Don’t Undervalue Value
Lesson Plan and Artwork by Franz Spohn
VALUE simply means the degree of tone within the range of white to black, highlight to shadow. The compilation of these values from white to black is referred to as a GRAYSCALE. Silverpoint refers to a drawing style dating back to the Renaissance (Raphael, DaVinci, Durer) whereby artists would draw with a rod composed of an alloy of lead and tin on a prepared surface (and bread was used as an eraser). Graphite was discovered in England in the early 16th century and was mistaken as a form of lead. Thus the misnomer associated with graphite pencils that is still used today. Graphite was wrapped in string, then sandwiched in blocks of wood bound by string and finally, in the 18th century, encased in wood as we know today. Plumbago (not the genus of herbaceous plants) was developed combining clay with graphite to create varying degrees of hardness/softness. This enables pencils to create different tones or values and artists to use the variety of grades of pencils to create abstract to hyper-realistic graphite drawings (Cy Twombly, Dirk Dzimirsky).
Using a range of Sax Graphite Drawing Pencils students will:
1. Begin by exploring the value range of each pencil grade.
2. Combine using six grades of pencils (2H, HB, B, 2B, 4B, 6B) to create a gray scale.
3. Create a preliminary drawing to develop a full range of values (abstract through realistic, your choice).
4. Create a drawing purposely accentuating a deliberate and thoughtful compression of the gray/value scale for expressive effect.
- Students will master control of mark making to create textures, forms and ultimately images.
- Students will observe interaction of layered transparent colors and the expanded range of shades, tints, saturation and values therein.
- Students will combine observations of technical results with imagination/creativity to create an image.
Sax® Graphite Drawing Pencils, Assorted Degrees, Set of 6
Sax® Graphite Drawing Pencil Classroom Pack, Assorted Degrees, Set of 144
Canson® XL® Mixed Media Paper Pad, 98 lb, 9 x 12 Inches, 60 Sheets
Canson® XL® Mixed Media Paper Pad 14 x 17 Inches, 60 sheets
Canson® XL® Mixed Media Paper Pad 7 x 10 Inches, 60 sheets
Eisen® All Metal 2-Hole Pencil Sharpener
Standard #1: Generate and conceptualize artistic ideas and work.
Standard #2: Organize and develop artistic ideas and work.
Standard #3: Define and complete artistic work.
The ratio of clay to graphite will determine the consistency of the “lead” in degrees of hardness to softness. The higher amount of clay in relation to graphite produces a harder mix that yields crisper lines and lighter values. In the reverse, more graphite to clay produces softer, darker tones and more expressive, gestural lines. 2H will be the pencil in our project that is hardest and will produce the lightest tones and the 6 the softest and darkest. Art drawing pencils are different than the classic #2 of office fame. The leads in the #2 are made specifically to hold a point and withstand repetitive notations. This pencil can withstand more pressure and thus a more acute angle produced by a mechanical sharpener is effective. In the case of a drawing, artist pencil points are more susceptible to pressure and will break easily if mechanically sharpened. It is recommended that a hand sharpener be used to point these pencils. Caution: Dropping the pencil will invariably break the lead inside the barrel and will result in graphite loss to the break point.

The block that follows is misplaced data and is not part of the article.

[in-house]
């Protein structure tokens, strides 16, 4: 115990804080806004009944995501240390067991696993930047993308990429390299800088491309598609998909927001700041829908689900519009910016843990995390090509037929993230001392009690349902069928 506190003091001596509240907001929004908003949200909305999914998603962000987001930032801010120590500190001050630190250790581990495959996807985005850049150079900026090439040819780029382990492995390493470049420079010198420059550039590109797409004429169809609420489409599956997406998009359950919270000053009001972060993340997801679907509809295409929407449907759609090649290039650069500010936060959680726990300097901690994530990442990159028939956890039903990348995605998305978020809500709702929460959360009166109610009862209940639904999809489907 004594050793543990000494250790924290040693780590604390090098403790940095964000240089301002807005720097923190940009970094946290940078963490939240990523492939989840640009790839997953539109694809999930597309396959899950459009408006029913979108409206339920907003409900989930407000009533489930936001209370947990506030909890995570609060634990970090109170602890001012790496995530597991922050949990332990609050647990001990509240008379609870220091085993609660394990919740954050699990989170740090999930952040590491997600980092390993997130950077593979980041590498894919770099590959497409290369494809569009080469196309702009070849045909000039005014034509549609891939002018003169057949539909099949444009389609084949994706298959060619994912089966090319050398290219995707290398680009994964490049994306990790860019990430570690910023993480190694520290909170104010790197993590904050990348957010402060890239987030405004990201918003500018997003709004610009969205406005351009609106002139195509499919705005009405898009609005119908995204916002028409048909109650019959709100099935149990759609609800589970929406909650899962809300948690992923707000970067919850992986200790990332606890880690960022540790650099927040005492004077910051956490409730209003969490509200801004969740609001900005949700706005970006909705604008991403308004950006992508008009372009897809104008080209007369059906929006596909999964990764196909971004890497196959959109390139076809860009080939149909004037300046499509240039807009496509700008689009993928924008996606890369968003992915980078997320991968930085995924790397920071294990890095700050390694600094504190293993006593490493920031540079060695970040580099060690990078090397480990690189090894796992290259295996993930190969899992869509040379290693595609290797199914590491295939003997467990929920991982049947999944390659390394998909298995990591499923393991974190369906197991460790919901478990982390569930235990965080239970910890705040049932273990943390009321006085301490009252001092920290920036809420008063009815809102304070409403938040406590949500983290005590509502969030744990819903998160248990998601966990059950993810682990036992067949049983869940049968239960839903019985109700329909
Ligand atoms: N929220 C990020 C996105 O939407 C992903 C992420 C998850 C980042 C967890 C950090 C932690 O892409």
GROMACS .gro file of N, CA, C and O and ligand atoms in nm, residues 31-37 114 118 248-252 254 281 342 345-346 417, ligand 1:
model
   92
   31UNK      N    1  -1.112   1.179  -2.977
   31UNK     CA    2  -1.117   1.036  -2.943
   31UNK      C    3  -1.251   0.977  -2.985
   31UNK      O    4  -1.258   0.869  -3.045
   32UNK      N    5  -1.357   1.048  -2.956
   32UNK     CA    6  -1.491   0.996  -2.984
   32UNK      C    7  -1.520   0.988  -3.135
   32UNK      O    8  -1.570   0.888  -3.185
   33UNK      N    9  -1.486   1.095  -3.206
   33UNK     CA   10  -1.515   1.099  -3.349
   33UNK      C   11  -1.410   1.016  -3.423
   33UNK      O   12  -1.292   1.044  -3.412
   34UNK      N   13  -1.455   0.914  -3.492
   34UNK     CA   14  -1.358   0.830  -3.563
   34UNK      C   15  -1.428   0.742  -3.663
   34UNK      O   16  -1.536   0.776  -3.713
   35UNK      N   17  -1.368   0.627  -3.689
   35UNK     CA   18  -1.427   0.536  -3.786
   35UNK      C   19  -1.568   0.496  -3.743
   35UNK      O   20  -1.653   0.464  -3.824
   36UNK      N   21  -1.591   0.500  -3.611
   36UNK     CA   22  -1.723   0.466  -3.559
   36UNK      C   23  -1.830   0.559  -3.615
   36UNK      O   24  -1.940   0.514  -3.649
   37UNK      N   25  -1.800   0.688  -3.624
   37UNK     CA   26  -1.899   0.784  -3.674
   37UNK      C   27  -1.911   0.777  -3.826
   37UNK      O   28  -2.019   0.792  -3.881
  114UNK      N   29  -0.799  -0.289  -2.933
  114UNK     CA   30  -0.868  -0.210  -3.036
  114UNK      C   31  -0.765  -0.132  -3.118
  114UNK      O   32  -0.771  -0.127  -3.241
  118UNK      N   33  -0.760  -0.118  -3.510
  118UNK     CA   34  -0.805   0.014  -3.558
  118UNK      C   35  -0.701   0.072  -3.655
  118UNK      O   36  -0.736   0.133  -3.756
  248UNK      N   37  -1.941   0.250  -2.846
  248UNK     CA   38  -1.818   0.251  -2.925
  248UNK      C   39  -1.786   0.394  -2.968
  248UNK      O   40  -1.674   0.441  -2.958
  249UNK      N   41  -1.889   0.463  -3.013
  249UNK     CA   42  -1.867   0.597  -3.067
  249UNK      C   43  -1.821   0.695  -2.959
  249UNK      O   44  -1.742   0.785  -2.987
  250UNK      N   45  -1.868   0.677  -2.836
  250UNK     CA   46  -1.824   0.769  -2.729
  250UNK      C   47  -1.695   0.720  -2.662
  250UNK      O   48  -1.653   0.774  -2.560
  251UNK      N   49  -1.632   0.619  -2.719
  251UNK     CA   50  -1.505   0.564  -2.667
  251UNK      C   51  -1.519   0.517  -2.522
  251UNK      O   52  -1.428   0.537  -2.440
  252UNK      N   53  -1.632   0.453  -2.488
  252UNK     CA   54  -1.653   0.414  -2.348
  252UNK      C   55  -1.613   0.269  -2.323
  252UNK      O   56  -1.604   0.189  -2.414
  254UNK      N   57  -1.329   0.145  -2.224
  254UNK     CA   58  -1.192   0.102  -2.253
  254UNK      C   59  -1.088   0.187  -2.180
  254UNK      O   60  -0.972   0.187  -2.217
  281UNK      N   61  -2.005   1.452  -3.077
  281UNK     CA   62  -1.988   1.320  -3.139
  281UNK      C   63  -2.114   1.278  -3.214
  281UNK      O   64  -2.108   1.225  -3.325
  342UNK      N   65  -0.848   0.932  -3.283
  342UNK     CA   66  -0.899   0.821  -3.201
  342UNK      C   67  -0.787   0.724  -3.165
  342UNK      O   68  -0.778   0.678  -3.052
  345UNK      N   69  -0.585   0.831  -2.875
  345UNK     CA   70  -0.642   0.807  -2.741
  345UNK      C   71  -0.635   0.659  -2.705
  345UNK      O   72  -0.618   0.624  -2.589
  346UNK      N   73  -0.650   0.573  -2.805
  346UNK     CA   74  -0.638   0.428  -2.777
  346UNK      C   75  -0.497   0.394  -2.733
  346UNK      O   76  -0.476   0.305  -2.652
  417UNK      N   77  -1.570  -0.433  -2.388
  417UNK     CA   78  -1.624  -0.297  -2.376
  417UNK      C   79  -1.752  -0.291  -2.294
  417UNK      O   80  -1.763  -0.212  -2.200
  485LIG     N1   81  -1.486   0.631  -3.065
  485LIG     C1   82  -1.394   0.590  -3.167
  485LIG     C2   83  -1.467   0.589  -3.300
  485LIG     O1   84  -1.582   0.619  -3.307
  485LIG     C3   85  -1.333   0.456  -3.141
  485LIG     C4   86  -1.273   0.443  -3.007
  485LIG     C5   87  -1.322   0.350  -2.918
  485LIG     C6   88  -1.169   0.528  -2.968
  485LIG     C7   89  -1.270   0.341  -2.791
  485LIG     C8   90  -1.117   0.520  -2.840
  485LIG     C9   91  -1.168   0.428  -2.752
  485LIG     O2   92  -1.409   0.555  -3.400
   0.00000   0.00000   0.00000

Select each pencil and deposit graphite onto the paper with a light pressure. It is recommended to hold the pencil at the end rather than as if writing a letter. This gives you more control and enables delicate applications for adjustments in value. See if you can gradually and evenly create a blend from dark to light by successive layers and pressure. Try drawing lines as well…the harder the pencil graphite the more even and precise and the softer graphite will be more expressive if energetically drawn with changing pressure.
Once you’ve tested all pencils, combine all the grades to produce a gray scale –the gradual increase in darkness from light to dark. Build up the areas slowly with light pressure and overlap areas from one pencil to the next grade.
Now to apply results to practice! Lightly sketch a composition in a style of your choice. Determine shapes, space, areas of overlapping forms, textures, etc. and determine values of gray that will enliven your vision. Light values have a tendency to come forward and darker values to recede. Overlapping shapes create a hierarchy of space (obviously things blocking your sight from others are frontal). To create a form does not necessarily have to rely on an outline. An obvious difference in value between two shapes will create an edge sans line. Shadows help create shape in abstract as well as more realistic. Though we are focusing on value, linear elements can be used as an enhancement with lighter more precise lines best rendered by harder pencils and expressive lines handled best with the softs. Most importantly, try to use a full and rich variety or values from the gray scale.
Now that you are an expert, try deliberately to limit your gray scale. In the example the reliance on the darker value ranges, resulting in a higher contrast, a normally white and bright snowman lurks in the shadows of a wintry night. Detail is absorbed by the shadows and an overall mood is created by the dark ranges in shadow areas in a bright full moon lit scene.